Guest Post by Jim the Reluctant Vegetarian

Christmas 1982


Jim asked if he could do a guest post for VeganMoFo, so here it is. I chose a couple of photos from us back in the early ’80s to go with it. Yes, those really are matching shirts in the top photo! In the one with the rainbow shirt (my favorite shirt forever and ever) you can see all the grains in jars in our kitchen. Jim is an amazing person, but he is prone to exaggeration.

Here’s Jim!

This is actually a story of how I started out a reluctant vegetarian thirty years ago.I met Tami in college, which was soon and abruptly followed in an unfortunate attempt to be a rock star. We were living together, eighteen years old, giving families heart attacks and hives, and we were poor, super-lucky and in the moment. Pretty much younger versions of who we are now, except we’re not poor.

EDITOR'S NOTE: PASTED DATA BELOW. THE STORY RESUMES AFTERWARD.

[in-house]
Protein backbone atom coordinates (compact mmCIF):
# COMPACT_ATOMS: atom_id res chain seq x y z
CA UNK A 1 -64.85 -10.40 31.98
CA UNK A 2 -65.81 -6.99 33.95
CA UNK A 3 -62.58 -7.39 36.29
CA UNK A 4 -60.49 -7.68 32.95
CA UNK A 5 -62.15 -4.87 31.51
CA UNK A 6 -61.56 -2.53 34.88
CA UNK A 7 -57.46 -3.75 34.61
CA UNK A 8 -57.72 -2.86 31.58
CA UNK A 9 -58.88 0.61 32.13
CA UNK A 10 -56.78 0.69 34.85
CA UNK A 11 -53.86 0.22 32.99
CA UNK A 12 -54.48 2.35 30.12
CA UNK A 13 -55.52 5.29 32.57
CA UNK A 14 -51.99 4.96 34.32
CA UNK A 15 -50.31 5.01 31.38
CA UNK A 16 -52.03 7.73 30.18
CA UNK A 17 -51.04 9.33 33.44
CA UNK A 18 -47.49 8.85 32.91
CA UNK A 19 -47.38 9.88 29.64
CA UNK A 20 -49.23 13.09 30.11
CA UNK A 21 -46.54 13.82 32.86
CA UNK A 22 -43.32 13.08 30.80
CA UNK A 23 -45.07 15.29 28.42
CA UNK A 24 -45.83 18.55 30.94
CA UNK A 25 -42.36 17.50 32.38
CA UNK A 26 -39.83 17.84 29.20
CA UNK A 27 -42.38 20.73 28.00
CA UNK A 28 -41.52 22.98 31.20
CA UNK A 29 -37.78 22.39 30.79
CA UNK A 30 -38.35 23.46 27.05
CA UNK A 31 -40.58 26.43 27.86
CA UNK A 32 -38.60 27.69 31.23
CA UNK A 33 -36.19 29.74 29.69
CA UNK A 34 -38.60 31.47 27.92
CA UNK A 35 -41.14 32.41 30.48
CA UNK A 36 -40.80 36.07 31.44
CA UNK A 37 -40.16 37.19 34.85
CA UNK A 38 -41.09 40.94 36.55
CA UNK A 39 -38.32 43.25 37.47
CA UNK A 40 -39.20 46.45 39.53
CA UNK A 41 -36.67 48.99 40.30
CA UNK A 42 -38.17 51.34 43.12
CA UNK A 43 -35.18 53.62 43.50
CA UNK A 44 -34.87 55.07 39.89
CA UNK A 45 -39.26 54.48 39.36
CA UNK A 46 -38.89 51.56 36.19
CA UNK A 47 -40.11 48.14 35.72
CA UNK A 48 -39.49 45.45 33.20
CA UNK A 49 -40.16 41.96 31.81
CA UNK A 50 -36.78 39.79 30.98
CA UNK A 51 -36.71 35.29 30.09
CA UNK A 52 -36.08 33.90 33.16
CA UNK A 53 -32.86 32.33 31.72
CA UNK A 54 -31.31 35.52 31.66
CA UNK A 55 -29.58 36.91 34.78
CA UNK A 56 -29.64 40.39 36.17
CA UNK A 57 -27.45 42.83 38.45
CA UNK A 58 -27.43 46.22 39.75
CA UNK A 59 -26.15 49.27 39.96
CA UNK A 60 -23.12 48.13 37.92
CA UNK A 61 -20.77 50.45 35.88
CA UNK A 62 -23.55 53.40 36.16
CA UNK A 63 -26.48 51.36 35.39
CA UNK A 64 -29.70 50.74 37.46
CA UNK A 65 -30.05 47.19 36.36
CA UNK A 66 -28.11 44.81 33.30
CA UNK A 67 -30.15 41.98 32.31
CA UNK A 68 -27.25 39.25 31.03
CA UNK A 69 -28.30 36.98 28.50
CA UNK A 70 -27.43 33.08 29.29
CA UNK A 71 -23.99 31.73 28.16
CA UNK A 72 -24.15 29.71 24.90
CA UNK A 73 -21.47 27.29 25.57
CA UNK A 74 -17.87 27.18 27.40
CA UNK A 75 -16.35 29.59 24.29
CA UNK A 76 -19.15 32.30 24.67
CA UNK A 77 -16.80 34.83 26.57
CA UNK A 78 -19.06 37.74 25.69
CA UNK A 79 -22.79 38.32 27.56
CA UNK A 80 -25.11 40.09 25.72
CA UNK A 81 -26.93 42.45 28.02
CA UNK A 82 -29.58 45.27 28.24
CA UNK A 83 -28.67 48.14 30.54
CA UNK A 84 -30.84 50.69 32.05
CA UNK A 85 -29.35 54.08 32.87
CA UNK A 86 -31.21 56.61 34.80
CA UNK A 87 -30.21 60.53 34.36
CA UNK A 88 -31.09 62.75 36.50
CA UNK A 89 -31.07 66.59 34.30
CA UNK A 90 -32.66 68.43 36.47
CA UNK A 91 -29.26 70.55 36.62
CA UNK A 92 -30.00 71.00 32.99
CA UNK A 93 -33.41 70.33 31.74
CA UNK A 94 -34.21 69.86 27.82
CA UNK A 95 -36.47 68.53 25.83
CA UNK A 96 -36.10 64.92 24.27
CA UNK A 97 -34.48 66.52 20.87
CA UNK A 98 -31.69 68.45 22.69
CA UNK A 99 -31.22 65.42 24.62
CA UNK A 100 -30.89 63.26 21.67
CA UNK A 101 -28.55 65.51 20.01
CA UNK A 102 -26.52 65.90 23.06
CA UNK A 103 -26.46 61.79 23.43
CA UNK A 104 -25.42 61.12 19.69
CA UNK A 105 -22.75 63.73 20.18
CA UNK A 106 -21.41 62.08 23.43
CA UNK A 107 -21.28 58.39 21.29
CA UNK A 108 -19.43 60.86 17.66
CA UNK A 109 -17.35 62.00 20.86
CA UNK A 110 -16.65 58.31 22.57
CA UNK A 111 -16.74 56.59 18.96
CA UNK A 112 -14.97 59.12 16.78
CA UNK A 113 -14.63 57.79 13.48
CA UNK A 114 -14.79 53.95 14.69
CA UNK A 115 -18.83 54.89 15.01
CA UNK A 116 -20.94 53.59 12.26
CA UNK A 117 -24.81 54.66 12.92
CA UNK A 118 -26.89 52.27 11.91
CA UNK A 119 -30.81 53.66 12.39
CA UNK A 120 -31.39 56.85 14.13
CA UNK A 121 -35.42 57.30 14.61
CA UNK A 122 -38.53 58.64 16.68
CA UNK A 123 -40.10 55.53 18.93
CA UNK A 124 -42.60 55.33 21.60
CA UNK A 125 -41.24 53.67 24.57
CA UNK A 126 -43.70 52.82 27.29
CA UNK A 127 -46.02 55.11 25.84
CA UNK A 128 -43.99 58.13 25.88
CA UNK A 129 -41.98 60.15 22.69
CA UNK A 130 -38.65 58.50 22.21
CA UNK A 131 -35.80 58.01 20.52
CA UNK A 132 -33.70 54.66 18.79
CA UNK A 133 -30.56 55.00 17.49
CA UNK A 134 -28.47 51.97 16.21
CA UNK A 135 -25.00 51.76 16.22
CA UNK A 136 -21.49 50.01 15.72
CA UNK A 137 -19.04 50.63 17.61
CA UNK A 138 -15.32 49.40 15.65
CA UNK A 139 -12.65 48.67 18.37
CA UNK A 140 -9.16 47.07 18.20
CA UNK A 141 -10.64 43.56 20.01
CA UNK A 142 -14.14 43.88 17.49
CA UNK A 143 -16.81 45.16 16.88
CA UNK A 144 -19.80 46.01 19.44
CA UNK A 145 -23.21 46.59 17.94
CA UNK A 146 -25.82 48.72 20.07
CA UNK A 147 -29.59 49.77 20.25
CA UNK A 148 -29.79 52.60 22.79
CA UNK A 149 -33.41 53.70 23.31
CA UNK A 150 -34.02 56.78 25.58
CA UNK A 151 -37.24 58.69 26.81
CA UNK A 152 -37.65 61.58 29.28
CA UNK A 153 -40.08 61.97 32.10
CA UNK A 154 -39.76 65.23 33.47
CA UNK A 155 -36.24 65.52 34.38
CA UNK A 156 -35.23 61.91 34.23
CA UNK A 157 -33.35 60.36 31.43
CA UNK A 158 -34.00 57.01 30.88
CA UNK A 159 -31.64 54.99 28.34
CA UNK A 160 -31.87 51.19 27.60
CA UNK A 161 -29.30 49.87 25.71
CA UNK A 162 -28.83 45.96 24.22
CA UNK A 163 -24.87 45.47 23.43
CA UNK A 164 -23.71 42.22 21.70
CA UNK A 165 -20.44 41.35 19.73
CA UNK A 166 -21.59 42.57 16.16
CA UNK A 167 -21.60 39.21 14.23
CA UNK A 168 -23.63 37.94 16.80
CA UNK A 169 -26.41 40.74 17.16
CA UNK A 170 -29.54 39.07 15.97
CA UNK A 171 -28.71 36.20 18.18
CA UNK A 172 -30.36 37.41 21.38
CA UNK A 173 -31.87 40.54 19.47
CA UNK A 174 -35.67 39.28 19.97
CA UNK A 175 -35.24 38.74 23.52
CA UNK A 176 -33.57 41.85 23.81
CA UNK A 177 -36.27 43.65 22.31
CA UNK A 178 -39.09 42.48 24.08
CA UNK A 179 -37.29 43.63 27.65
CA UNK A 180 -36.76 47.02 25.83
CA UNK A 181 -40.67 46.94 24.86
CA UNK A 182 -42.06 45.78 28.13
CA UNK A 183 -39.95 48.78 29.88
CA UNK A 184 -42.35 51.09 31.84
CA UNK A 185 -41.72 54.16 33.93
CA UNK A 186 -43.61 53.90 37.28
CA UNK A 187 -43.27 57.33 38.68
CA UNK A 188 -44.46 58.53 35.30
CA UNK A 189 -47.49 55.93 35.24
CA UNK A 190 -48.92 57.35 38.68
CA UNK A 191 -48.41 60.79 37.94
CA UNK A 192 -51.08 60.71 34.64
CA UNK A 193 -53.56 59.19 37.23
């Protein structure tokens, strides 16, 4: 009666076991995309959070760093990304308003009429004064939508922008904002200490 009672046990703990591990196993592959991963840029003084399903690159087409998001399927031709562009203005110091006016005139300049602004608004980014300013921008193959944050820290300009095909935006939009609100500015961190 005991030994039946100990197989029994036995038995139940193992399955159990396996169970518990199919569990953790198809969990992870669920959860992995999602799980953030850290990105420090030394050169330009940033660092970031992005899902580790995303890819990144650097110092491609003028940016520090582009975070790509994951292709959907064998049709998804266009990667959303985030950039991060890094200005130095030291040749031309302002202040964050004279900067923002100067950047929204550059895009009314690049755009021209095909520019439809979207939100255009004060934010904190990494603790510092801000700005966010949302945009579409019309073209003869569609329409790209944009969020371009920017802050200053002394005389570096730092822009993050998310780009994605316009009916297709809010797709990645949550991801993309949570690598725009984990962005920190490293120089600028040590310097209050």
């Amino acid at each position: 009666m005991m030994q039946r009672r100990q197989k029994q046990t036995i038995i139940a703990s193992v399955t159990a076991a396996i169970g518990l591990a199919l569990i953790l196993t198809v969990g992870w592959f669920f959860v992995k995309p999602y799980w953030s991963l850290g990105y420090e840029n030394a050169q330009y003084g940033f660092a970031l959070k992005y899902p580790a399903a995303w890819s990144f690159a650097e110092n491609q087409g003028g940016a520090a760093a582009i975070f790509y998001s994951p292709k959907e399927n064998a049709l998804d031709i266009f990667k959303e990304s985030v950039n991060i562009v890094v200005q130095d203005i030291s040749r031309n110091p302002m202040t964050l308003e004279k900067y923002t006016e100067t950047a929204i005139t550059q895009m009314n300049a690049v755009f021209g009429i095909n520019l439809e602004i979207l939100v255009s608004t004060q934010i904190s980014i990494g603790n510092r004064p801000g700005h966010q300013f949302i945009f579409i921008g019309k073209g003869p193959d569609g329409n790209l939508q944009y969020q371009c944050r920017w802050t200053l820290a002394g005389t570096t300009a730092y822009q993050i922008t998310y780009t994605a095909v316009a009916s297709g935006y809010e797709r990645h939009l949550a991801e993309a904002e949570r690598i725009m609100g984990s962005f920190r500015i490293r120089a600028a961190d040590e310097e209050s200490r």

Tami got into all sorts of cool hippie stuff in very strong streaks (the hippie descriptor works because this was 1980); astrology, philosophy, and then vegetarianism. Later macrobiotics, environmental issues, yoga, the list goes on and on. Each interest became temporarily all-consuming in a cool, exploratory way.

I had come from one of the earlier two-career, me-first families, and my brother and I were on a meat and potatoes diet at whatever time and in whatever form it was presented. When allowed on my own time to choose food, it would either be subs or pizza, since I spent grades 7 through 12 gainfully employed in either bars or pizza joints.